Transplant patients are twice as likely to develop melanoma as people who don’t receive a donor organ, and three times more likely to die of the dangerous skin cancer, new research shows.
The findings suggest that immunosuppressive drugs used to keep patients from rejecting new organs—especially the high doses at the time of transplant—may make them more susceptible to later stage cancers that are harder to cure.
Transplant recipients were four times more likely to be diagnosed with regional stage melanoma, which has already begun to spread to other parts of the body.
“We knew that melanoma was more likely in transplant recipients, but we thought it might be a function of intensive screening since they are very likely to develop less deadly forms of skin cancer and are checked regularly by dermatologists,” says study leader Hilary A. Robbins, an epidemiology graduate student at the Johns Hopkins University Bloomberg School of Public Health.
“To the contrary,” Robbins says, “we were surprised to see that transplant recipients were particularly at risk for developing melanomas that weren’t found until they had already spread.”
The researchers, who report their work in the Journal of Investigative Dermatology, were also surprised to see an elevated risk of aggressive melanomas especially in the first four years after transplant. Transplant patients must take immunosuppressant medications for the rest of their lives to prevent organ rejection.
Transplant patients with melanoma
In 2011, there were more than 65,000 cases of melanoma in the United States, according to the Centers for Disease Control and Prevention. Melanoma can spread to other parts of the body and causes over 9,000 US deaths every year, making it the deadliest form of skin cancer. It is most commonly linked to exposure to the ultraviolet rays given off by the sun.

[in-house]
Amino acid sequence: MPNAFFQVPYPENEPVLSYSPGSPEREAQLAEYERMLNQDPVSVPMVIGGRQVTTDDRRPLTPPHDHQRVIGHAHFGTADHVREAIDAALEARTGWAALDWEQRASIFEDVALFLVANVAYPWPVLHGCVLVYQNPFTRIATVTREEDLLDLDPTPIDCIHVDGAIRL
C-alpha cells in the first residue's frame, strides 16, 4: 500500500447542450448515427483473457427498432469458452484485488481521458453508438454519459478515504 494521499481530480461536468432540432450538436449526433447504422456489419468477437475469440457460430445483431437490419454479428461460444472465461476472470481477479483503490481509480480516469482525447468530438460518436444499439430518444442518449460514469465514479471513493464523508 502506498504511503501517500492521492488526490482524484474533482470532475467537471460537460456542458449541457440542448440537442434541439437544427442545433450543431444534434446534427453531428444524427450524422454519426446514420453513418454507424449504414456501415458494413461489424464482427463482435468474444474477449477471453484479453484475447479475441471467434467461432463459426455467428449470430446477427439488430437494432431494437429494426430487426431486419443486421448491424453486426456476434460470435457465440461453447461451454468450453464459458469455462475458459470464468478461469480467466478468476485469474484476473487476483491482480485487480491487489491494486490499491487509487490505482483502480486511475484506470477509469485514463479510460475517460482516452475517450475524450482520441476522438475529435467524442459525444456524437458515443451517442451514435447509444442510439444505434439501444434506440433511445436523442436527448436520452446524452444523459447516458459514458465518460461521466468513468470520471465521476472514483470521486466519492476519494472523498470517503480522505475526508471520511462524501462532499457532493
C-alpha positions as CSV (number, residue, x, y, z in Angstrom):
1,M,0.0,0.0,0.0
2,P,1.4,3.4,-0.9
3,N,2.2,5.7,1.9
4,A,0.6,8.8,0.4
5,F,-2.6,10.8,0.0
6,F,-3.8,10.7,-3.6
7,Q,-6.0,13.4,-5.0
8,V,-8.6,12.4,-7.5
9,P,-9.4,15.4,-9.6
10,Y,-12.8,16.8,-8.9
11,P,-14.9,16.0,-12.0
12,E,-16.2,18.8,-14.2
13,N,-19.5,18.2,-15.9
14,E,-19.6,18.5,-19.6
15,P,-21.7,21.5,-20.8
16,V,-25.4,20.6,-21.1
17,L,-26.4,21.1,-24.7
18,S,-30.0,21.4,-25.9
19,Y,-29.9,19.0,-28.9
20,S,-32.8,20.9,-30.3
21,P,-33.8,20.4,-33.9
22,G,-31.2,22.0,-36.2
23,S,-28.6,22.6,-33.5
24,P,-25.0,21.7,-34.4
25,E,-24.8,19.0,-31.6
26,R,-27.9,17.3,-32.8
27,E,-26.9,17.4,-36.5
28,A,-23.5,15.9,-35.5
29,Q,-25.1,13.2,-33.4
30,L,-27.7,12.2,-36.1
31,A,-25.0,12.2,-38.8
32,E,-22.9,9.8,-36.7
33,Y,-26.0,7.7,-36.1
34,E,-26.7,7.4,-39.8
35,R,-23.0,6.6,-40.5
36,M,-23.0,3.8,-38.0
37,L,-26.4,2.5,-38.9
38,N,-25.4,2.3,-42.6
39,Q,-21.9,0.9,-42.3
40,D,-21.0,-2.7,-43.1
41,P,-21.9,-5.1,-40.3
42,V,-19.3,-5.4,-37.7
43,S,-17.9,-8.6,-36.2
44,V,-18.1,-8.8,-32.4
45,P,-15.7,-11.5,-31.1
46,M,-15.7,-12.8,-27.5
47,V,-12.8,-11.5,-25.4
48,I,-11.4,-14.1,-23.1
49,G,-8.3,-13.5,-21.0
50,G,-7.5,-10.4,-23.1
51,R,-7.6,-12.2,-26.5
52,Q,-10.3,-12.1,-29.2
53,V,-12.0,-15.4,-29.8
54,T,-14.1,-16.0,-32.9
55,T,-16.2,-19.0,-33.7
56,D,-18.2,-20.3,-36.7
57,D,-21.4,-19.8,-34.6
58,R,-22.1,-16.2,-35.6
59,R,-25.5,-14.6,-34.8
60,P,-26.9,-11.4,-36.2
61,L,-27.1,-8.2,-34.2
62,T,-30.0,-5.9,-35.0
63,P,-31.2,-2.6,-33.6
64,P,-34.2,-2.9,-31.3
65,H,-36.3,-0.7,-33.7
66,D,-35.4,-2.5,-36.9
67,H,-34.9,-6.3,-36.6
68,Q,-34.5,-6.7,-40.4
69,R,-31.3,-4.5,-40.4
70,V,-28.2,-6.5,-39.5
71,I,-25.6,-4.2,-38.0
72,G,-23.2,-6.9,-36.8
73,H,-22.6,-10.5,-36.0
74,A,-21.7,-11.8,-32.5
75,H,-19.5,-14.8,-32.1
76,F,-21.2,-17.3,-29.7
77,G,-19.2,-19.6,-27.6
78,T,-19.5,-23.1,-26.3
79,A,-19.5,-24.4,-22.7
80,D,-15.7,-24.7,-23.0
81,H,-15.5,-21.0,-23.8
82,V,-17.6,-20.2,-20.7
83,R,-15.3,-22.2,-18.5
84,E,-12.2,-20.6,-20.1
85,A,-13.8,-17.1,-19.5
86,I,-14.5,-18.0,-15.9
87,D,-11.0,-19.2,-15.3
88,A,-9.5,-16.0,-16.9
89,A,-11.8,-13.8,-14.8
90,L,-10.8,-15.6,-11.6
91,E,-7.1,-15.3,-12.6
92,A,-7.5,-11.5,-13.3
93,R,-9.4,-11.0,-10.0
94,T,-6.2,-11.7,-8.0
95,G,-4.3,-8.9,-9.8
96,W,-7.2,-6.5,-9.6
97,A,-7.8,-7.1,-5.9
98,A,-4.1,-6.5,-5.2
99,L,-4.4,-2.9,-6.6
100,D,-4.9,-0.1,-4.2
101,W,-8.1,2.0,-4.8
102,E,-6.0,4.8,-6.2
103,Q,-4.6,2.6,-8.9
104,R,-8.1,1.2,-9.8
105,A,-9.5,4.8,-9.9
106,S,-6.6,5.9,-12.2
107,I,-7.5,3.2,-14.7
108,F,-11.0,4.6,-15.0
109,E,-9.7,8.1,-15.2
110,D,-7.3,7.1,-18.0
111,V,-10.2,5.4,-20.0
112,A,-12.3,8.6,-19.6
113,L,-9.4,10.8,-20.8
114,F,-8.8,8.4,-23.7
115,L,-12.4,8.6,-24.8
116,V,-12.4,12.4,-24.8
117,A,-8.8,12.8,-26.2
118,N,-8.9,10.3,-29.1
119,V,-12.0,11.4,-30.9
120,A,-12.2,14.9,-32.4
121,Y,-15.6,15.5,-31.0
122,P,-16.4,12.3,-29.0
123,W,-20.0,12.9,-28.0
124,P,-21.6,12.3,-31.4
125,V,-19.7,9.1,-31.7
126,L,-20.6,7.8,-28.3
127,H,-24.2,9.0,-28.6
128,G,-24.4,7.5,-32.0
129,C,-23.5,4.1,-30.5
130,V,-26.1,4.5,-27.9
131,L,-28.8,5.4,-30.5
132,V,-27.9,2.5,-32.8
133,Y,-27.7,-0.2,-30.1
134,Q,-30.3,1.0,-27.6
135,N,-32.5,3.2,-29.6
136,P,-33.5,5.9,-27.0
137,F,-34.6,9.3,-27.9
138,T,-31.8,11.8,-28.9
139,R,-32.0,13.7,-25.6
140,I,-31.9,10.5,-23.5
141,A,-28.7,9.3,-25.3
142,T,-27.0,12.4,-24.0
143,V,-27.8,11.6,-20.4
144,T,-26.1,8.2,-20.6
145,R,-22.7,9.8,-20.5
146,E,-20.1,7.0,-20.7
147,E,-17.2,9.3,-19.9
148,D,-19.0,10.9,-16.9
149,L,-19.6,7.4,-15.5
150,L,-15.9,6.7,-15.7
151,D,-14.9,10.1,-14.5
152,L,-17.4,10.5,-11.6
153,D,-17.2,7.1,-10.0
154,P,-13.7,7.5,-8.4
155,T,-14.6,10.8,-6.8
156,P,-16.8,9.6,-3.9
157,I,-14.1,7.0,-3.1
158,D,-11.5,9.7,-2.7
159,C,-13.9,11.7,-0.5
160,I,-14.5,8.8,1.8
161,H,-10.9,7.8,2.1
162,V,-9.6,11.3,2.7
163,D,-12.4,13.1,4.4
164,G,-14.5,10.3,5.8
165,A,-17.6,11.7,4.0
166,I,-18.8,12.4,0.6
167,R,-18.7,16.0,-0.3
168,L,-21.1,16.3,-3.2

Some types of cancer are more common among immune-suppressed people, such as those infected with HIV and transplant recipients. But Robbins says these are typically cancers that are linked to viruses like cervical cancer, Kaposi’s sarcoma, and lymphoma. Melanoma is not linked to a virus.
Robbins, who conducted much of the research while working at the National Cancer Institute, and colleagues studied 139,991 non-Hispanic white transplant recipients in the Transplant Cancer Match Study at NCI. The study links data on all transplants in the US to 15 population-based cancer registries, and includes information on almost half of the country’s transplant population between 1987 and 2010. The researchers found 519 melanomas in this group and analyzed risk factors for developing melanoma.
With a different data set, the researchers compared outcomes among 182 melanoma patients in the transplant group with more than 130,000 other people with melanoma. Over 15 years, 27 percent of the transplant recipients died of their melanoma, as compared to 12 percent of the non-recipients.
The researchers discovered that melanoma patients who had received a transplant were three times more likely to die from their melanoma, even for melanomas that were diagnosed at an early stage or were very small.
The researchers found that the late-stage cases of melanoma were associated with use of medication given at the time of transplant that essentially stops T-cells—the main cells of immune response—from functioning in order to keep them from attacking the new organ.
Meanwhile, early melanomas were more likely to be found in recipients who were administered a medication called azathioprine, a maintenance drug given long-term to some transplant recipients. This drug is known to multiply the effects of ultraviolet radiation, which could lead to the development of melanoma.
Robbins says her group’s findings suggest that transplant candidates should be screened very carefully for skin cancers before receiving their organs. She also says that closer monitoring after transplant could allow melanoma to be detected earlier, preventing patients from developing deadly metastatic cancer.
Many researchers are working to develop transplant protocols that reduce or even eliminate the need for lifelong immunosuppressive medications, as these make organ recipients more likely to develop other medical problems.
The research received partial support from the Intramural Research Program of the National Cancer Institute.
Source: Johns Hopkins University